The magic realist element of the book is that Hazel may have the power of healing. This may or may not be related to blue paint and a previous murder in the house she is given when she becomes the schoolmistress in a small town. What the blue paint and the murder have to do with her healing powers is not explained, nor why her powers fail sometimes. I confess I got confused about this. In fact I have to say I found the magic realism bit the least satisfying aspect of the book. I don't see how it moves things along nor that it works as some sort of metaphor. I was much more interested in the enemy alien strand in the story. 

Indeed for me the book picks up when Hazel arrives at the castle of German baron. He too is exiled from his homeland by his family for reasons that are hinted at. The strongest section in the book is when Hazel travels with the baron to a destroyed Germany after the war to try and save his mother, who has not protected him. Now that I think about it, there is another thread in the book about mothers who turn their backs on their children - Hazel is looking for the mother who abandoned her when she arrives at the Baron's castle and whilst in Germany the two of them adopt a lost boy. 

There are perhaps too many themes and too many strands that are picked up and never fully examined. And through it all goes Hazel, a strong-minded young woman, but one whose emotions were not depicted as strongly as they might have been. All of which made this book a frustrating read, as tit could potentially have been very good indeed, as it was good in parts.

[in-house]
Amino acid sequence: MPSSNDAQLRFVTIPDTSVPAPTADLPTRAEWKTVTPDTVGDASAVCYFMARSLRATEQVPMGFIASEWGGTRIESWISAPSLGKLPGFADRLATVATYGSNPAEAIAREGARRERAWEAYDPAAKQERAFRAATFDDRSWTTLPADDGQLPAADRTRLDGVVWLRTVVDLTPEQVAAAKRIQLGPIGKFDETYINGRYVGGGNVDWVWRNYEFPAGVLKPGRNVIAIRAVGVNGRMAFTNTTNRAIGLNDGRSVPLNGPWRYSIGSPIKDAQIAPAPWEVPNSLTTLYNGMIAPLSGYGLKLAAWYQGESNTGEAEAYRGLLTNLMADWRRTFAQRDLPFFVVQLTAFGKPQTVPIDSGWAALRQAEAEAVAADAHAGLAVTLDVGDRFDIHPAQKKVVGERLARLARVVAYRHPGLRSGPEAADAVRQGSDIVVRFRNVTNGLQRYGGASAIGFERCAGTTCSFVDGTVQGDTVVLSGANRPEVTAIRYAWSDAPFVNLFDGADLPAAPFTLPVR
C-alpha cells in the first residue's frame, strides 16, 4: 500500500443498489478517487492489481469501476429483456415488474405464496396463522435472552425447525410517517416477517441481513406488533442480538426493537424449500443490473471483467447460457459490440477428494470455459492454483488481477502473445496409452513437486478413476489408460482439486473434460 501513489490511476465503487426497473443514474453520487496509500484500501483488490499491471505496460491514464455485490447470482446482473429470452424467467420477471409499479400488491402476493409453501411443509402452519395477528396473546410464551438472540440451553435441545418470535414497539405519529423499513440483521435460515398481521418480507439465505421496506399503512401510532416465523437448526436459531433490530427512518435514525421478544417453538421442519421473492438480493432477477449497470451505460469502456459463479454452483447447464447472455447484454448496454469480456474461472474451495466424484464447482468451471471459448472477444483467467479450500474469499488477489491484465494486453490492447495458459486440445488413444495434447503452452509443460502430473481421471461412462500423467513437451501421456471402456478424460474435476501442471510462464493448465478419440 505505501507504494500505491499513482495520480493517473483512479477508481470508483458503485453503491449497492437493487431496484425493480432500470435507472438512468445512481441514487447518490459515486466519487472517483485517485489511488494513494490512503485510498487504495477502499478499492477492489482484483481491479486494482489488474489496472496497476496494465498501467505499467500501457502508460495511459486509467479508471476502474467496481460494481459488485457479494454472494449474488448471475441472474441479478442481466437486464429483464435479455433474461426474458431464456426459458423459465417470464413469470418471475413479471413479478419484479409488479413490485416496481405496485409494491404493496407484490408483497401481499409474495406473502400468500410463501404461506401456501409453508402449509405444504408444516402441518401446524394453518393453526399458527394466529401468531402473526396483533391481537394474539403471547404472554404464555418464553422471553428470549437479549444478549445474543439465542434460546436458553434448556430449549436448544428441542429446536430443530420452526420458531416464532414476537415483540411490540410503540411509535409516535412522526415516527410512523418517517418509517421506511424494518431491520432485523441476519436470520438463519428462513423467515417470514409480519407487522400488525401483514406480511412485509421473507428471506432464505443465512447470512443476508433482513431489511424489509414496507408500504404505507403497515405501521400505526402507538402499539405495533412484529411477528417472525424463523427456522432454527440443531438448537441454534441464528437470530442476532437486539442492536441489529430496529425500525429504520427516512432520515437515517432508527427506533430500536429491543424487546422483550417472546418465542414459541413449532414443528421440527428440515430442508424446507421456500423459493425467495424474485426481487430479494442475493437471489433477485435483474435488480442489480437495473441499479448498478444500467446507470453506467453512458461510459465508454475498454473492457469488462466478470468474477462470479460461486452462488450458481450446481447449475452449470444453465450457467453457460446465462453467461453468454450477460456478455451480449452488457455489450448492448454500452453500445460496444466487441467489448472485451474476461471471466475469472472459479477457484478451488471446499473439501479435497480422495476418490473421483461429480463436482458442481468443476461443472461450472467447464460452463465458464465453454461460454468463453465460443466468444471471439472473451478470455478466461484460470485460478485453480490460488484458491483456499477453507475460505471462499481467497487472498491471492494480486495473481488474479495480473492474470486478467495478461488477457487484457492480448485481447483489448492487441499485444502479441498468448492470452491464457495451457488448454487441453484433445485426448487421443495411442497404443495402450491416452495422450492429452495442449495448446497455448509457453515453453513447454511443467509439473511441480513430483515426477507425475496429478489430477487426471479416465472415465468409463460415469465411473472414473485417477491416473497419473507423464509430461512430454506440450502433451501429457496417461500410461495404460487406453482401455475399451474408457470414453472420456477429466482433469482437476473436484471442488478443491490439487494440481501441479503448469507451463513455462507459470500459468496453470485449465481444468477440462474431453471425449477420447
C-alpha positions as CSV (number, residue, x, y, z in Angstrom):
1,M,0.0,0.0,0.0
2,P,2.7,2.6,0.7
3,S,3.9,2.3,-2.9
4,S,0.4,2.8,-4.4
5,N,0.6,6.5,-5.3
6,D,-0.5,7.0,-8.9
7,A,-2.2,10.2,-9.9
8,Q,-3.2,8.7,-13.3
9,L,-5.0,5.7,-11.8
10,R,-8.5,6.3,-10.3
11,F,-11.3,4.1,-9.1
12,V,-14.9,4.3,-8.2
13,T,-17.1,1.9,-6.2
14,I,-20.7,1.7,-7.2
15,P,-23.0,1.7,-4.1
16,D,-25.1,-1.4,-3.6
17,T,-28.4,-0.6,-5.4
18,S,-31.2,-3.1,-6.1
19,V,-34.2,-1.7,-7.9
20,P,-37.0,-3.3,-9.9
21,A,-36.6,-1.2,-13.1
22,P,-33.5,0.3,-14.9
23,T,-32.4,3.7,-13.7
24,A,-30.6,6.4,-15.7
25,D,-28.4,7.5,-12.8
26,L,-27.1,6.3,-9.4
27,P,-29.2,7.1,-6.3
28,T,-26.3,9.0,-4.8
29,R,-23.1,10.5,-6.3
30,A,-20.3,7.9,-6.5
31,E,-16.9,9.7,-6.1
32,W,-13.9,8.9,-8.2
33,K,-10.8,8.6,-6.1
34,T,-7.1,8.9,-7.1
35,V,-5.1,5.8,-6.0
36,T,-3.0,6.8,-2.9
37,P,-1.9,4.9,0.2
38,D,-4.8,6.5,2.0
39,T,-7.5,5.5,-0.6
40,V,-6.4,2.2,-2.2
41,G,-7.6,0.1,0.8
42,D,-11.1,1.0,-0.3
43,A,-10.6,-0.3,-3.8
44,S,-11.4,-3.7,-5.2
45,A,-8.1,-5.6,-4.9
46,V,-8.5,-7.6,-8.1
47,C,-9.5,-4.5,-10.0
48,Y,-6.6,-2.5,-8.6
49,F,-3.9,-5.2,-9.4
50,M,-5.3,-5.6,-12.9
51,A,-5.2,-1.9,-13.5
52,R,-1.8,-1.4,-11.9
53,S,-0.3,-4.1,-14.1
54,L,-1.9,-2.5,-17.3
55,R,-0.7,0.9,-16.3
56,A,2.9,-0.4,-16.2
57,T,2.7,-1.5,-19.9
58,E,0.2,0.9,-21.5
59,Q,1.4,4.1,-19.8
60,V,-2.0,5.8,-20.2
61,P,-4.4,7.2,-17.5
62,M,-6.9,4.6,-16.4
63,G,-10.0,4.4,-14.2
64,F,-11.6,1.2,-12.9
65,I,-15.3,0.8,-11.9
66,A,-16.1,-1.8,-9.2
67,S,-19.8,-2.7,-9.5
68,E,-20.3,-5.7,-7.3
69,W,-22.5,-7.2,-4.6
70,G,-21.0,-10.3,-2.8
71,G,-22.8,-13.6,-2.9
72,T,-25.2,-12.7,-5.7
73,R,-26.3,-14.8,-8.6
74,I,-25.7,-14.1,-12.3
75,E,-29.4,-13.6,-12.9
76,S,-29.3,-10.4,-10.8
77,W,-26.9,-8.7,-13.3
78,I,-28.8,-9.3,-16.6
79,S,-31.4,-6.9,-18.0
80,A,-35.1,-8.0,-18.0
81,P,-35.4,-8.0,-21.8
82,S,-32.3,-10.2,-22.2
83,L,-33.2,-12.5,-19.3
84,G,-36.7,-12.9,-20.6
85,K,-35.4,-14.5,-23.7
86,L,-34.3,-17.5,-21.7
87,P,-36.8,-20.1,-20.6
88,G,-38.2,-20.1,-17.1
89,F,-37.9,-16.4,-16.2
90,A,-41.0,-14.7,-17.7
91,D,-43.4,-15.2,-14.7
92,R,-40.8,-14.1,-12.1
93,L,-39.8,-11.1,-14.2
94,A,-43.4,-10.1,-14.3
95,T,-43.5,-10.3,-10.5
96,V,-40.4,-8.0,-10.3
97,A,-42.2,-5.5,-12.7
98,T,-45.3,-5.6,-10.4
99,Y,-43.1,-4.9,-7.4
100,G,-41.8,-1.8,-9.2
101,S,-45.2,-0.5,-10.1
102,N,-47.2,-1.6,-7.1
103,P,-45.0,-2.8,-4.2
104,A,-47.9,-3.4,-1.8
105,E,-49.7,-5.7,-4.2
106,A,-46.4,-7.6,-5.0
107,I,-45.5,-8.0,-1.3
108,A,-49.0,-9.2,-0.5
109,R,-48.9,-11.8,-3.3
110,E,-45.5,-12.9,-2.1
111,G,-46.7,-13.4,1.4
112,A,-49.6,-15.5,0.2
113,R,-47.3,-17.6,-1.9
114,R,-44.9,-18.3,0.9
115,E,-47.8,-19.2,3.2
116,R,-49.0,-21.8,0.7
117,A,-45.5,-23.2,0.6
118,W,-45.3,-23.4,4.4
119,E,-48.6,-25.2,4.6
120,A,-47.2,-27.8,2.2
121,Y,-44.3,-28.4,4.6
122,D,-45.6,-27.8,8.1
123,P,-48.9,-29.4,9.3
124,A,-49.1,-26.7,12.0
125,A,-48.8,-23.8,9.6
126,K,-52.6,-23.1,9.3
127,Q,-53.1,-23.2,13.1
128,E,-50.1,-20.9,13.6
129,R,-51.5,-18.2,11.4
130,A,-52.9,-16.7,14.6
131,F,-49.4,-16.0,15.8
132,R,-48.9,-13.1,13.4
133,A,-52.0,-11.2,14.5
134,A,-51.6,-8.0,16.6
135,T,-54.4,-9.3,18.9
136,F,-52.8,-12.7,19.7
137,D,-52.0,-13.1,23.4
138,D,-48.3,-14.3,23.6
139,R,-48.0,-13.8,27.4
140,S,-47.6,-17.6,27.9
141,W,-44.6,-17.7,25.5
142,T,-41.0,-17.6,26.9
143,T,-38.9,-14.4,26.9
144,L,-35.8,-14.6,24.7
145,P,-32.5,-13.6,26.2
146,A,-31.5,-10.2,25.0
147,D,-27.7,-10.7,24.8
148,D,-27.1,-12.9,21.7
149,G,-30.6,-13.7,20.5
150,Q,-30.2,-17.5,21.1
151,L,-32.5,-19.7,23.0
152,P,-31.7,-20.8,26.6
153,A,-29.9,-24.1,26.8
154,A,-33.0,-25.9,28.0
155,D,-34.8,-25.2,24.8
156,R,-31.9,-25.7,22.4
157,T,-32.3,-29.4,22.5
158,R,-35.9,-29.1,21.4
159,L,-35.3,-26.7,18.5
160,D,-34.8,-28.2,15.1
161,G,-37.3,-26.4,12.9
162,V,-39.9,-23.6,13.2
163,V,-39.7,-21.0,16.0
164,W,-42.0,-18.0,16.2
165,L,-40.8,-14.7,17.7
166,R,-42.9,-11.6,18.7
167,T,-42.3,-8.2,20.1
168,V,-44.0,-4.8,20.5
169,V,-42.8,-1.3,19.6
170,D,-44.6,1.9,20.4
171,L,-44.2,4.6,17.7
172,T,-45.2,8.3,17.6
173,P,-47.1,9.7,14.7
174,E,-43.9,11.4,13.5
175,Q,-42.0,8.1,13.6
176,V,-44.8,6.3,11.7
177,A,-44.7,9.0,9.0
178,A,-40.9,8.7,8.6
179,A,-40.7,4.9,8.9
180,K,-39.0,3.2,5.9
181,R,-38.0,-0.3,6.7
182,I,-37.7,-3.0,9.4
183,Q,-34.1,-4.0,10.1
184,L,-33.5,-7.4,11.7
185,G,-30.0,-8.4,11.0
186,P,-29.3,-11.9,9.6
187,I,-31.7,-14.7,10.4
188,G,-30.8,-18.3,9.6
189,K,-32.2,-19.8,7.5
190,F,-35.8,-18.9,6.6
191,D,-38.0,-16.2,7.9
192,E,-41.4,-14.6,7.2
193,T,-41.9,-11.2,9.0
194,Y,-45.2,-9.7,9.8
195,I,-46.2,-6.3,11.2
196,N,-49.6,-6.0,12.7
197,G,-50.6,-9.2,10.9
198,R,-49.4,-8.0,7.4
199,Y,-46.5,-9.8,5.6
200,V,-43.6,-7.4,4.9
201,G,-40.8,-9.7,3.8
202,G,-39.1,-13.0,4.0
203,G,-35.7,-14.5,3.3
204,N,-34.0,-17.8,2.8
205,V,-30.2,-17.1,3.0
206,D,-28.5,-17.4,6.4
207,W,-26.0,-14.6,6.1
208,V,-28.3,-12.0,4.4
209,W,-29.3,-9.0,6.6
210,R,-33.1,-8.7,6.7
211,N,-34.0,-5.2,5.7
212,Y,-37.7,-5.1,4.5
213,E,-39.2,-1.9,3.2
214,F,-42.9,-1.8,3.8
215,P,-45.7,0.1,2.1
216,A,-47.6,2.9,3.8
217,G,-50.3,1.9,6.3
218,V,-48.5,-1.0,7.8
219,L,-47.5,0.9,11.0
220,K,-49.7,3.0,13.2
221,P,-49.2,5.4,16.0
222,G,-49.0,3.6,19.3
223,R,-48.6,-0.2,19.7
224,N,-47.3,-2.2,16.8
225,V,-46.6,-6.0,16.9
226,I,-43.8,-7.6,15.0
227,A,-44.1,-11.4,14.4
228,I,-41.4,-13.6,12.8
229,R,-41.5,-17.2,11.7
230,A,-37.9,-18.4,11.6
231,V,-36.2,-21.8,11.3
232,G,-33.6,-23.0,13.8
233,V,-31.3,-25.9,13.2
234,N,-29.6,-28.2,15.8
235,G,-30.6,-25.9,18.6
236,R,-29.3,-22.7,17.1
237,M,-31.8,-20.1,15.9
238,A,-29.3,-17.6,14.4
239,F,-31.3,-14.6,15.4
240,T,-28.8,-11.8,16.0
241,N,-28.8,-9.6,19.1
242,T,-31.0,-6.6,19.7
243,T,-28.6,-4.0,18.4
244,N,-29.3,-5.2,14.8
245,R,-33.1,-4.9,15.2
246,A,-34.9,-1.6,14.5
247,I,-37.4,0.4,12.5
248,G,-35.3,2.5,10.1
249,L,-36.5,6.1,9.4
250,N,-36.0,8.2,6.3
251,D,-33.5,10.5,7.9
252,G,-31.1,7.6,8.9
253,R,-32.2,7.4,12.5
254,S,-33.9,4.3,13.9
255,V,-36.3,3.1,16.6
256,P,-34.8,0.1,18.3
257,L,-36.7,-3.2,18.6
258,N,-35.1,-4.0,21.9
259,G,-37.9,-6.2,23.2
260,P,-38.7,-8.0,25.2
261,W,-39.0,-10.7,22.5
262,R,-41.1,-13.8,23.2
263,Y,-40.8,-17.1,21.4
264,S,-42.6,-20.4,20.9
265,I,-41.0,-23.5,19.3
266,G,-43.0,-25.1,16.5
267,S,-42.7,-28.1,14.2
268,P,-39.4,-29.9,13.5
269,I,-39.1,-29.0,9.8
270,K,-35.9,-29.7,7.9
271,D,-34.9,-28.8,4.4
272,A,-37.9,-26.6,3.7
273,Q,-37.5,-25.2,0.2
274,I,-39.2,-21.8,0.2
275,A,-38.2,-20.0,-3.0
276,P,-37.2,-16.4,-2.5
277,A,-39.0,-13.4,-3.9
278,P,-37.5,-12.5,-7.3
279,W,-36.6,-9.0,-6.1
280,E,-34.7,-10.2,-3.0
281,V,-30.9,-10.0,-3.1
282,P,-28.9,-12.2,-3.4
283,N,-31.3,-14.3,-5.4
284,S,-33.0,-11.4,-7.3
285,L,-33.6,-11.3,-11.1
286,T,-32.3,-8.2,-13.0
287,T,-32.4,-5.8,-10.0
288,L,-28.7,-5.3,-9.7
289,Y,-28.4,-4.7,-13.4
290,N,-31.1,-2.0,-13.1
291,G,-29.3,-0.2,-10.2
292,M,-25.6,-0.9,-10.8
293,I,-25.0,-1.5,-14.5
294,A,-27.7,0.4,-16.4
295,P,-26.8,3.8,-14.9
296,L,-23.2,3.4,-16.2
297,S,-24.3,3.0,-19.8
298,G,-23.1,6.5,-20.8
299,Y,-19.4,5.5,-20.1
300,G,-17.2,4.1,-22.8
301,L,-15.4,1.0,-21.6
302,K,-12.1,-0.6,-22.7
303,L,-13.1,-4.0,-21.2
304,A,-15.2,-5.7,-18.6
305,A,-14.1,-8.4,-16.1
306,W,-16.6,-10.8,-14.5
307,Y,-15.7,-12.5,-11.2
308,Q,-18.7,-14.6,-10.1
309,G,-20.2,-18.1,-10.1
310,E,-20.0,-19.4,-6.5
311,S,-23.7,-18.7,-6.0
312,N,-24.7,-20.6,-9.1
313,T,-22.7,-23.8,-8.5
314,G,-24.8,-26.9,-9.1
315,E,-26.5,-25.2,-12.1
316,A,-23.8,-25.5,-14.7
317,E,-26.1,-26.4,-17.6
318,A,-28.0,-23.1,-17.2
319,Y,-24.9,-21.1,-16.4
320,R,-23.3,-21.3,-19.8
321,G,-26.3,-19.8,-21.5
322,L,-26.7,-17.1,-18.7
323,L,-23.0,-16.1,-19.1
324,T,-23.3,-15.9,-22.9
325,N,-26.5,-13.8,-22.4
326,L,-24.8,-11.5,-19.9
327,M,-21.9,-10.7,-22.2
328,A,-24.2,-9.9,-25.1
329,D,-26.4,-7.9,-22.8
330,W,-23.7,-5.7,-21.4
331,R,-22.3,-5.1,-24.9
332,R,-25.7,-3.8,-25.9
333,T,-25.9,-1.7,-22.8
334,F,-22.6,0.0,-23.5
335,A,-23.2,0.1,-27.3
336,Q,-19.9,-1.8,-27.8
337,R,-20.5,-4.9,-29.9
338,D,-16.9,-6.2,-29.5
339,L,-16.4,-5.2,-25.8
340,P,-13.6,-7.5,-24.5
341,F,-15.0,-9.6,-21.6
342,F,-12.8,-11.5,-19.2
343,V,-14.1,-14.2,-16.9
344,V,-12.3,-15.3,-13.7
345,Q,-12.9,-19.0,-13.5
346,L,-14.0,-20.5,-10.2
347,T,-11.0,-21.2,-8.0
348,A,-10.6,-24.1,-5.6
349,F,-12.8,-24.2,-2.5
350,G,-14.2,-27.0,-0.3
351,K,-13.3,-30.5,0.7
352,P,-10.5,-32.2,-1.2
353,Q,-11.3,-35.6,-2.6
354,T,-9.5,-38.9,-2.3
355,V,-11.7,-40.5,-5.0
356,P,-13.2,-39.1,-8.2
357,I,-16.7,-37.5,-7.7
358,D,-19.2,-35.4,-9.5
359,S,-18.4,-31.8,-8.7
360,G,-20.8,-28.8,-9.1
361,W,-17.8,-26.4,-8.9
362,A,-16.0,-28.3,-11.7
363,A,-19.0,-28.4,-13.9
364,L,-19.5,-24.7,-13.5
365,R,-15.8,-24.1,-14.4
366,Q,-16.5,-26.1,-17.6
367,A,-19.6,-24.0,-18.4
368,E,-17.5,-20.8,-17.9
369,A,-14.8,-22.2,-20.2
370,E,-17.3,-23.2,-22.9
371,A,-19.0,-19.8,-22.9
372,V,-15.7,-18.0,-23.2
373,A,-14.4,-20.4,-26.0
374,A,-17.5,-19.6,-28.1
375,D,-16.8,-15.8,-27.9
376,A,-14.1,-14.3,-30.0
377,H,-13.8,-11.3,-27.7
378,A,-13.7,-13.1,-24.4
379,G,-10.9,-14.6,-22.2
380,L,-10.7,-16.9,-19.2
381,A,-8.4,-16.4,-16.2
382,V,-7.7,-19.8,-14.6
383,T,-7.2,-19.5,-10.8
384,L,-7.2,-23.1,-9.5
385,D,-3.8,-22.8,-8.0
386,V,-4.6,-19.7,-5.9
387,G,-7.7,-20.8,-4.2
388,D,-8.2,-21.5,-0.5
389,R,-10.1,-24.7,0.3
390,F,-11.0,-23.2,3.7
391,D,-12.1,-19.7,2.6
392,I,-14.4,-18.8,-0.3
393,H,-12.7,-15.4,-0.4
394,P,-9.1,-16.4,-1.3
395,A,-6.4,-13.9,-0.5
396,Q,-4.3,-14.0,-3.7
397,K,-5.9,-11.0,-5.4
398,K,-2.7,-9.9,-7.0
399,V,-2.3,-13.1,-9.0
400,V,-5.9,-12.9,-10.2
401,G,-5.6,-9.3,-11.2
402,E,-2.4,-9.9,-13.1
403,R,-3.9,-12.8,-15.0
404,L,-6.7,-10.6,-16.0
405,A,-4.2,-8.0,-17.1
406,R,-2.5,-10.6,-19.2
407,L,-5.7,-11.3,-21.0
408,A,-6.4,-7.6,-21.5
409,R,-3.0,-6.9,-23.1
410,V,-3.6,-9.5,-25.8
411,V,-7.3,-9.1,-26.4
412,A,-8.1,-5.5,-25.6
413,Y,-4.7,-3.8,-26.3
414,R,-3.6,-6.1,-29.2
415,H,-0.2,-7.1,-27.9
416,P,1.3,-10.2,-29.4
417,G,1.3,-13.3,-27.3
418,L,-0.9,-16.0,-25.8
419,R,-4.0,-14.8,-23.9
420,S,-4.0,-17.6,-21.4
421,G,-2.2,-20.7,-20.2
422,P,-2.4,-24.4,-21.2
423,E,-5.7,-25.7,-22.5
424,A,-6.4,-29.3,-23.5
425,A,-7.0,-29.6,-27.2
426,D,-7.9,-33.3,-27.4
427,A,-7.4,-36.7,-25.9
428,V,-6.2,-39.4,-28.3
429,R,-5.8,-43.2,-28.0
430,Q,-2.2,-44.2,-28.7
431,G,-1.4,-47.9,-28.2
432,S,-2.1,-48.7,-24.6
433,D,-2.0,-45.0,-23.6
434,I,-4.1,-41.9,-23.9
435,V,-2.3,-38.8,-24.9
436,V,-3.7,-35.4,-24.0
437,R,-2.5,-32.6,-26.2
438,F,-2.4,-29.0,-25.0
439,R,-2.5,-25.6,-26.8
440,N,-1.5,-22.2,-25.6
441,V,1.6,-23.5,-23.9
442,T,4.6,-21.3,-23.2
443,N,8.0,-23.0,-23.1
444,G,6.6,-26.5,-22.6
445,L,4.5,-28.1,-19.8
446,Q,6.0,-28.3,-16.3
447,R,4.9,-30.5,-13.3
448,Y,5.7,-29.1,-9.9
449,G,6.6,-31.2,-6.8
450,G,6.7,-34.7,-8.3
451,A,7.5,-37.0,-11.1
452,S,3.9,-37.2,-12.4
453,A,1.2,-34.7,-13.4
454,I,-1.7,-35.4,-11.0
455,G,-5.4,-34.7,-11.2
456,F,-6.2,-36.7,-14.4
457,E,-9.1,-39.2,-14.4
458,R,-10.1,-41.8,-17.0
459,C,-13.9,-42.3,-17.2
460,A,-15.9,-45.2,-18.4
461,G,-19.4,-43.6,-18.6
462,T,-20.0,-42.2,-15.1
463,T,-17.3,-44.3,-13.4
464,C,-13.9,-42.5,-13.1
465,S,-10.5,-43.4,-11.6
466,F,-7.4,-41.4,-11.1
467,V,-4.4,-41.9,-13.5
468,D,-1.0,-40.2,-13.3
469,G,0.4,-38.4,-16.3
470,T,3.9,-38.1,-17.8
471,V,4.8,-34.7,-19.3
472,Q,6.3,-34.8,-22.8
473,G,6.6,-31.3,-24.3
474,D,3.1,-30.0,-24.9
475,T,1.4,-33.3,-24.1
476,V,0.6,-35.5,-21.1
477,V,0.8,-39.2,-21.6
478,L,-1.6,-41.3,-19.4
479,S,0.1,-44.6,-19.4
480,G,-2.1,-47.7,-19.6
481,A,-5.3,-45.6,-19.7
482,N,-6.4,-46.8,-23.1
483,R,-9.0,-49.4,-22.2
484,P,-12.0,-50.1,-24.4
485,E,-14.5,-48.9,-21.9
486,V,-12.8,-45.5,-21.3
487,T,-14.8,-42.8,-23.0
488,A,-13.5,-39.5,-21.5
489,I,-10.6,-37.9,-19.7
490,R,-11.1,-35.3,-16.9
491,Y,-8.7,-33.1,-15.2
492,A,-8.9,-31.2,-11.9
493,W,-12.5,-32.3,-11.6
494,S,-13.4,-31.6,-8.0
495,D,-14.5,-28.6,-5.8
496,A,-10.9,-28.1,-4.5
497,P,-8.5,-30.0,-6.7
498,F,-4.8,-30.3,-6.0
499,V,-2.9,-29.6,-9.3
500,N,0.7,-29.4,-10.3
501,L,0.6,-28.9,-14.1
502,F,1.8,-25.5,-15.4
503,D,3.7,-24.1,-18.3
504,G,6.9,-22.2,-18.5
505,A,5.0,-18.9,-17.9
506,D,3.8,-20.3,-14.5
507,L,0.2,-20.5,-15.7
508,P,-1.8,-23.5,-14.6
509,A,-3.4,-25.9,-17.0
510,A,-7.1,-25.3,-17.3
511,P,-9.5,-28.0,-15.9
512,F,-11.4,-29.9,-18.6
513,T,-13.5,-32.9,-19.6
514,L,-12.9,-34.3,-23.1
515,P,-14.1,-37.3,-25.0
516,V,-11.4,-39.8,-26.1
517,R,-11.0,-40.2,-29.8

I received this book free from the publisher via Edelweiss in return for a fair review.

Saturday 2 May 2015

Interview with Dennis Vickers

This is a new development for this blog: interviews with writers of magic realism. First up is Dennis Vickers, whose book Mikawadizi Storms I reviewed a few months ago. Any other authors interested in doing an interview should check out the interview tab above. 

Welcome, Dennis. Before we start, here's a bit of introduction: Dennis is a member of the Magic Realism Books Facebook Group. He has quite a few books to his name, check out his Amazon Author page for more info.

1. Who are your favourite magic realist authors and why?
Gabriel Garcia Marquez. One Hundred Years of Solitude was the first Magical Realism book I read. I found the story charming, but didn’t think much about why until later. I also enjoy Isabel Allende, Jorge Luis Borges, Louise Erdrich, and Sherman Alexie.

2. What is your all-time favourite magic realist book?
Surprisingly (given Laura Esquivel isn’t among the authors I listed above) I thought Like Water for Chocolate was a marvelous story. I especially like how Esquivel infuses the magic into the characters. It’ s probably the MR book I think about most and the one I’ll most likely reread one day.

3. Why do you write magic realism?